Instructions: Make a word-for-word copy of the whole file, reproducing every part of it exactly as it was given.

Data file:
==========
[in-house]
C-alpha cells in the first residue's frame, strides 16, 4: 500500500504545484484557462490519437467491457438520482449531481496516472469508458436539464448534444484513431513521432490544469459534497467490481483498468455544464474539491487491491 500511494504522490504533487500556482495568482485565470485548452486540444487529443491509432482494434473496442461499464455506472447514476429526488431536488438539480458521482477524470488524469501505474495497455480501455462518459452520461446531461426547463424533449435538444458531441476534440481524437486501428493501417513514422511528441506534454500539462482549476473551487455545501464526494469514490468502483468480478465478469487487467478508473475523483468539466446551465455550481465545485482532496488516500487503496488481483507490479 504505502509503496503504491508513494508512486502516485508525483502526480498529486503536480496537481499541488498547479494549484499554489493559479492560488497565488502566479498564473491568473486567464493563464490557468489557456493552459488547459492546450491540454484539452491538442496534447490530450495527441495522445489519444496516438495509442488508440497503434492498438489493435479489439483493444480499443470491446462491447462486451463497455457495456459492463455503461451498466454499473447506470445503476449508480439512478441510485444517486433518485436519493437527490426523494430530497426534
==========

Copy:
[in-house]
C-alpha cells in the first residue's frame, strides 16, 4: 500500500504545484484557462490519437467491457438520482449531481496516472469508458436539464448534444484513431513521432490544469459534497467490481483498468455544464474539491487491491 500511494504522490504533487500556482495568482485565470485548452486540444487529443491509432482494434473496442461499464455506472447514476429526488431536488438539480458521482477524470488524469501505474495497455480501455462518459452520461446531461426547463424533449435538444458531441476534440481524437486501428493501417513514422511528441506534454500539462482549476473551487455545501464526494469514490468502483468480478465478469487487467478508473475523483468539466446551465455550481465545485482532496488516500487503496488481483507490479 504505502509503496503504491508513494508512486502516485508525483502526480498529486503536480496537481499541488498547479494549484499554489493559479492560488497565488502566479498564473491568473486567464493563464490557468489557456493552459488547459492546450491540454484539452491538442496534447490530450495527441495522445489519444496516438495509442488508440497503434492498438489493435479489439483493444480499443470491446462491447462486451463497455457495456459492463455503461451498466454499473447506470445503476449508480439512478441510485444517486433518485436519493437527490426523494430530497426534